annie Hatfield

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since Nov 03, 2010
southern Ohio
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Recent posts by annie Hatfield

When I was in Morocco, I frequently saw sheep grazing the olive orchards, but there was usually a shepherd there too.  One this to remember is that cherry leaves, especially wilted ones are not only lethal to horses but according to sheep-people around here, to sheep and goats too.
IF your septic system is functioning approrpriately[i][/i] emphasis on if, the leachage should be clean enough to drink.  but would you?  same for the plants that would grow from it. the folks at the health dept say that it shouldn't be done because of the chance of contamination.  and that ol' e coli and other bacteria perking in there could kill you. So, while it's understandable that you hate to wast the moisture, the risk probably isn't worth it, simply because you may not know you're system's not working right till it's too late.  tree roots will definitely damage your field as will animals grazing on it.  do you have a curtain drain around it?  try trees on the other side of that.
7 years ago
Some additional thoughts:  what is the Prenn method of water supply?  I've not heard of it and can't find anything googling it.  more on water: we have a cistern and will only use the water for flushing toilets and washing, not for consumption. also, most surface water, even if it's a new pond is not safe to drink in the area due to agricultural runoff, mine contamination, acid rain and local septic runoff as another poster mentioned.  you're going to need some sort of water treatment system, either a sand filter or r.o. if you don't have a well, and even with a well, the water is full of iron and manganese and where it is not it's full of lime, really mess up the plumbing in no time.  With all your new plantings, you are going to need a LOT of water to keep them alive and you just can't depend on rainfall in Ohio.  This spring and June were one of the wettest on record but the past few years we've had drought conditions one year and record floods the next.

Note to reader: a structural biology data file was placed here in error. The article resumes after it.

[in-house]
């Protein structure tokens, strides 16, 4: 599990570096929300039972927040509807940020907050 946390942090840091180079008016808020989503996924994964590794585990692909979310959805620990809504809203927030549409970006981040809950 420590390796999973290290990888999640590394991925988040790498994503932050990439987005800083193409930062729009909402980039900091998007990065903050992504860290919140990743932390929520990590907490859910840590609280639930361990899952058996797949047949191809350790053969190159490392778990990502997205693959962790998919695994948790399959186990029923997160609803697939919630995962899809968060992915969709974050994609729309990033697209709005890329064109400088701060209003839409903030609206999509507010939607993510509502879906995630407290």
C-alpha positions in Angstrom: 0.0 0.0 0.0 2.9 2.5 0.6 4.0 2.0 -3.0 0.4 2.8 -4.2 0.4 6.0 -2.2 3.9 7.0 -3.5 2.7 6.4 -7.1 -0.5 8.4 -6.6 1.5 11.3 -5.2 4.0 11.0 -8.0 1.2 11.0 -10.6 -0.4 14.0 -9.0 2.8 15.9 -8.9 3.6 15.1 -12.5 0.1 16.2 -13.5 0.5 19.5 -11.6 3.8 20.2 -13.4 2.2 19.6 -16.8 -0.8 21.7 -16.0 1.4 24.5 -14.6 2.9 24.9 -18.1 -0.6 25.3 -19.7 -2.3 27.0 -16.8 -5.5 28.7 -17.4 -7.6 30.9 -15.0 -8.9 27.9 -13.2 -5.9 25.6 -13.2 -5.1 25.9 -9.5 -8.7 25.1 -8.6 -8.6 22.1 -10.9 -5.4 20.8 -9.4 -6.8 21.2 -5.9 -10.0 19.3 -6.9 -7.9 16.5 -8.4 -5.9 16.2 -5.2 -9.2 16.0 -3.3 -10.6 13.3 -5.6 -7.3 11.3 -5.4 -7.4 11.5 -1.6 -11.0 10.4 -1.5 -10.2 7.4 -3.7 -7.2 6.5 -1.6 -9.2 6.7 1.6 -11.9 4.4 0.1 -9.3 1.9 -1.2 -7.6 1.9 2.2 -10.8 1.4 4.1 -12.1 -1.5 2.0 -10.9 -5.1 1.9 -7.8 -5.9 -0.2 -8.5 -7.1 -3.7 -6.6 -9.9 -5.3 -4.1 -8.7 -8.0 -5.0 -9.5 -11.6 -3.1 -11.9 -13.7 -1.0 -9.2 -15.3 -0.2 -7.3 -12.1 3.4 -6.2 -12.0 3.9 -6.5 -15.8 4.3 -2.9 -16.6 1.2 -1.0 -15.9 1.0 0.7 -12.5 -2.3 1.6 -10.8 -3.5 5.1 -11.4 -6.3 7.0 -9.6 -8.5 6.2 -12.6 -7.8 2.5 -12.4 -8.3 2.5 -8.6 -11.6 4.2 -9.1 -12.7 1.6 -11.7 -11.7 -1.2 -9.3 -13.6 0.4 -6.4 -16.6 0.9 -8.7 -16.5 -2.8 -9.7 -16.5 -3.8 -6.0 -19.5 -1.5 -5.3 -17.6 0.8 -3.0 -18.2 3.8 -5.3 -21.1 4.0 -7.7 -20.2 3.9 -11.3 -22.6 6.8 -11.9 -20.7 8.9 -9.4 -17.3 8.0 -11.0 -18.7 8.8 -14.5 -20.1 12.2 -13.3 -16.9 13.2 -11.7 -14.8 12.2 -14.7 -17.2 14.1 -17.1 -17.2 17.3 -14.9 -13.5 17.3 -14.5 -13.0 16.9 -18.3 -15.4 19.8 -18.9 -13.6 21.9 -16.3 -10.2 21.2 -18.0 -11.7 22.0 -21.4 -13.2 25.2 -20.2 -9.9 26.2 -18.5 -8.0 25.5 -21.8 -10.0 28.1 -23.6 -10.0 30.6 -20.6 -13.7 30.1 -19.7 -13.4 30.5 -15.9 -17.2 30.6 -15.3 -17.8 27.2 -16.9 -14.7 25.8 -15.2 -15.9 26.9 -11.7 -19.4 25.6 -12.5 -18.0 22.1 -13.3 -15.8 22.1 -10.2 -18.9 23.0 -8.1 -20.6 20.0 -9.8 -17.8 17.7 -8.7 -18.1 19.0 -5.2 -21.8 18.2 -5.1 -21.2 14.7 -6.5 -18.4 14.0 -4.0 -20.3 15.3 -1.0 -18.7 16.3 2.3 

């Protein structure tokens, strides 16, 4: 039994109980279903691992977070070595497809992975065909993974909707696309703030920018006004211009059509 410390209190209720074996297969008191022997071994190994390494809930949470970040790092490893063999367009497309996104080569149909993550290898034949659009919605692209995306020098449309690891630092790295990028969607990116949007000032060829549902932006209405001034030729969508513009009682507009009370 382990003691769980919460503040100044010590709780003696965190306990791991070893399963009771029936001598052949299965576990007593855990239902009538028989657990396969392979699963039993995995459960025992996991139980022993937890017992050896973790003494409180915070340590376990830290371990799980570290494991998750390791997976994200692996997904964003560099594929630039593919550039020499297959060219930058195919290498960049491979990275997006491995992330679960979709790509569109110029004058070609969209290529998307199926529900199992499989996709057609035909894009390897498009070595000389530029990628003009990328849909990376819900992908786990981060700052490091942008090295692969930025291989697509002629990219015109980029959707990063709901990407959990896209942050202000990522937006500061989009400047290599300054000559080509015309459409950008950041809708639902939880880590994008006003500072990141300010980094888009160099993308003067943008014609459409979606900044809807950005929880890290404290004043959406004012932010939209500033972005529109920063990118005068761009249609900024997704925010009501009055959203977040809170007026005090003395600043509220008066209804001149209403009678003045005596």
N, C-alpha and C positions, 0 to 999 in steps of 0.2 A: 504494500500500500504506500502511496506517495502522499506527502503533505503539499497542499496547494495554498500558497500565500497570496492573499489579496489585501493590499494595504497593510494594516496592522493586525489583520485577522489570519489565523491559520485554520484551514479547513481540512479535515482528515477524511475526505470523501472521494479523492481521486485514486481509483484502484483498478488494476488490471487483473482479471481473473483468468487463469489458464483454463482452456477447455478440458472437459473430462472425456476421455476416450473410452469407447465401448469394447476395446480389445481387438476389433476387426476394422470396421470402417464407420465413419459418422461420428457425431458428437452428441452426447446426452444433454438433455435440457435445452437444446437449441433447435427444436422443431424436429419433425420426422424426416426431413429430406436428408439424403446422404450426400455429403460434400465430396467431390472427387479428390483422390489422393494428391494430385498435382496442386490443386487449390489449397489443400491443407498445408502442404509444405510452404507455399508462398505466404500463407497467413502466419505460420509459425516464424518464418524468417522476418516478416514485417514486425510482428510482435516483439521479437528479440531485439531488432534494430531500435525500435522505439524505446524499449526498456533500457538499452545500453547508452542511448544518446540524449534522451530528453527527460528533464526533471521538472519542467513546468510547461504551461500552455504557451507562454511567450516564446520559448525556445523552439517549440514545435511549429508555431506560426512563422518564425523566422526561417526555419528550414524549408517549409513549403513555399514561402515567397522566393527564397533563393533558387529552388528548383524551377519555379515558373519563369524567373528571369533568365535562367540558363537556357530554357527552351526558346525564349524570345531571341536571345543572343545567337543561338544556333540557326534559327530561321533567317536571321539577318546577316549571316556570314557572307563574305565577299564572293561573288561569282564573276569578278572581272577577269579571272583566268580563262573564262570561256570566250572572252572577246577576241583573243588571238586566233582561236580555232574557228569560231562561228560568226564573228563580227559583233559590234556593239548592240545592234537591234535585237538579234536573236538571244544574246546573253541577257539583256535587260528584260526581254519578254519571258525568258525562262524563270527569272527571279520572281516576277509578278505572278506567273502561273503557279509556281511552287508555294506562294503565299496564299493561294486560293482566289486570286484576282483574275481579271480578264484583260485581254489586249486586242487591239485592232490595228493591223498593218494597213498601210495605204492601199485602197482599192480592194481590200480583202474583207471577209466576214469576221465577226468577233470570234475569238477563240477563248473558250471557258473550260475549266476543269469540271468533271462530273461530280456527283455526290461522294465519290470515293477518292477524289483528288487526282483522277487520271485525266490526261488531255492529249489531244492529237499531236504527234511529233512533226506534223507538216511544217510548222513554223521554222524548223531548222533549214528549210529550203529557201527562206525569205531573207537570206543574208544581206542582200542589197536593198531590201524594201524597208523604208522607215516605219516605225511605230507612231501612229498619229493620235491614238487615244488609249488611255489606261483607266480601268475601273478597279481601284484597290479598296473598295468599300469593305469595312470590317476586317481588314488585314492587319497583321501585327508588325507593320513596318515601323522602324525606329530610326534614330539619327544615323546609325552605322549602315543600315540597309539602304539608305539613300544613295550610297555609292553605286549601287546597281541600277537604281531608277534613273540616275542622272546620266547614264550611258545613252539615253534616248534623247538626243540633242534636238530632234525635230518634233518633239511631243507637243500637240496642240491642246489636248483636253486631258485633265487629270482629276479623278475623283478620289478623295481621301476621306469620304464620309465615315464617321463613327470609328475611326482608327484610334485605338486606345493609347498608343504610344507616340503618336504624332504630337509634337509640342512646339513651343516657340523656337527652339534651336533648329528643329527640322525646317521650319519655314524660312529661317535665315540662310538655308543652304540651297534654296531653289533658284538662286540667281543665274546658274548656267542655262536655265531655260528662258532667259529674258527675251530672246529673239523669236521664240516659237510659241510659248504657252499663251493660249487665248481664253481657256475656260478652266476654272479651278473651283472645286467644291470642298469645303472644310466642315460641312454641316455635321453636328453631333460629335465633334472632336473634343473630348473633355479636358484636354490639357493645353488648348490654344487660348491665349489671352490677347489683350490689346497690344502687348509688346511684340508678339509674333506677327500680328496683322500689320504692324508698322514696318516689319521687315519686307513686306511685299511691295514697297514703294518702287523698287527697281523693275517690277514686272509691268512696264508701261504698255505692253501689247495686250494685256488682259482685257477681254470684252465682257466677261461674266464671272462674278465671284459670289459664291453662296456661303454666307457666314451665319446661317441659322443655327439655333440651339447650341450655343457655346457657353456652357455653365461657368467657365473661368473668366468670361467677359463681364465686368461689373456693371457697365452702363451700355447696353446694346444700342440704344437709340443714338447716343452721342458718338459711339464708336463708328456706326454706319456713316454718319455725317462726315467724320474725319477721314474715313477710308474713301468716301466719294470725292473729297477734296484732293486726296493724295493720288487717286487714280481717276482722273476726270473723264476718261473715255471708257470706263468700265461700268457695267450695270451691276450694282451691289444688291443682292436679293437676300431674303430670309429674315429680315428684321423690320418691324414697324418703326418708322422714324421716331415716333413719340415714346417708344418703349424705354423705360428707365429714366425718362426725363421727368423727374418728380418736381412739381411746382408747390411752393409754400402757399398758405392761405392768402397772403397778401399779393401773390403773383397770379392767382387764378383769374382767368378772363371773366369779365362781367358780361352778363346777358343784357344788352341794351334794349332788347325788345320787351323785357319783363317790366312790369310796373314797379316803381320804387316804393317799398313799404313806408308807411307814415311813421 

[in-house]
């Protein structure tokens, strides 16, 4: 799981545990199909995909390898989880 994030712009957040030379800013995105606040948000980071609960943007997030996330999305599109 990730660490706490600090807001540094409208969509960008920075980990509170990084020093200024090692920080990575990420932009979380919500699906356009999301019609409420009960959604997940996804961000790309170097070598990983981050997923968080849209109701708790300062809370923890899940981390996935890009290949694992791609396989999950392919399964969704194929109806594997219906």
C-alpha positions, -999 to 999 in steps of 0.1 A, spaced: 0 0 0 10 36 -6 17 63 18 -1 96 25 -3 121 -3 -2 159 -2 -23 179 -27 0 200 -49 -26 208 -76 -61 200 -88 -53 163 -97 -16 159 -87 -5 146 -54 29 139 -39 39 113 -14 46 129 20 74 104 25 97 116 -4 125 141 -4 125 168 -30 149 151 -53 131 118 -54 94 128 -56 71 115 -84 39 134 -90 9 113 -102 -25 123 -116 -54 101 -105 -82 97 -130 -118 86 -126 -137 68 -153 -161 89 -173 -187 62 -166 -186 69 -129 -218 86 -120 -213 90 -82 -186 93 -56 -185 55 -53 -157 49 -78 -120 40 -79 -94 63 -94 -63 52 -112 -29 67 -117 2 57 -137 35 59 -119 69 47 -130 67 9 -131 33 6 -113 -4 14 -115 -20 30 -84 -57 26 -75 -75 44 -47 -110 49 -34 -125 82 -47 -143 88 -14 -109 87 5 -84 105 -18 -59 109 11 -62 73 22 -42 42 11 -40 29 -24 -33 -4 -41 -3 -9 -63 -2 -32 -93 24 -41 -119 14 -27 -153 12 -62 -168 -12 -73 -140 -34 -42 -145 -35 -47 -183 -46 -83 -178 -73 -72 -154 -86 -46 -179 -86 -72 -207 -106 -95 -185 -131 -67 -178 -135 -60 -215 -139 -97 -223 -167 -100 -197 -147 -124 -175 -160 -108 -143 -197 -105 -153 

seasons for planting trees, if they're bare root like mail order, plant in the spring.  balled and burlaped or potted from a nursery can be planted just about any time but conventional wisdom says in the fall so the roots get established over the winter.  you still have to water them though, especially since Ohio falls tend to be dry.  but if you plant in the fall  be sure to protect from the deer who love new young trees to nibble when the other browse is gone. or even before!  if you're off grid what are you doing for power?  What kind of house are you going to build?  just curious.  We have electricity but a big generator for when the power goes out which it does frequently in the country for some reason.  love to hear how it's going and share some experiences!
7 years ago
Have you checked with the local colleges or universities?  Maybe they have pilot programs or test areas that they would be interested in talking about?  My son worked for the center for applied ecology out of his univeristy after he graduated so I know they exist.
7 years ago
Just joined up and reading the post.  Are you from the area originally?  This was an unusually dry late summer, though not actually a drought. How was the water situation?  I live in the Southern Appalachia area of Ohio and I guarantee that it will get below -5 in the winter, if we're lucky only once or twice but there have been times when the high did not reach 0 for days on end.  There have also been very mild winters where it barely got or stayed below freezing although I can't remember many of those. 
As for fruit, we have had a lot of luck with blueberries and currents, gooseberries, raspberries, pears, cherries (every other year it seems) and apples.  The heritage types seem to do the best but I had some lovely yellow delicious and winesap this year.  I planted the trees several years running, some in spring some in summer or fall, depending on when I saw what I wanted.  I can't say one did better than the other with the exception of the very first ones I planted before there were people on the site.  I planted in the fall and the deer killed them all by rubbing.  The apple and cherry tree I planted on the south slope (before I learned that they were supposed to be planted on the north slope) have been more productive than the ones on the north slope.  Interested to know how it's proceeding.
7 years ago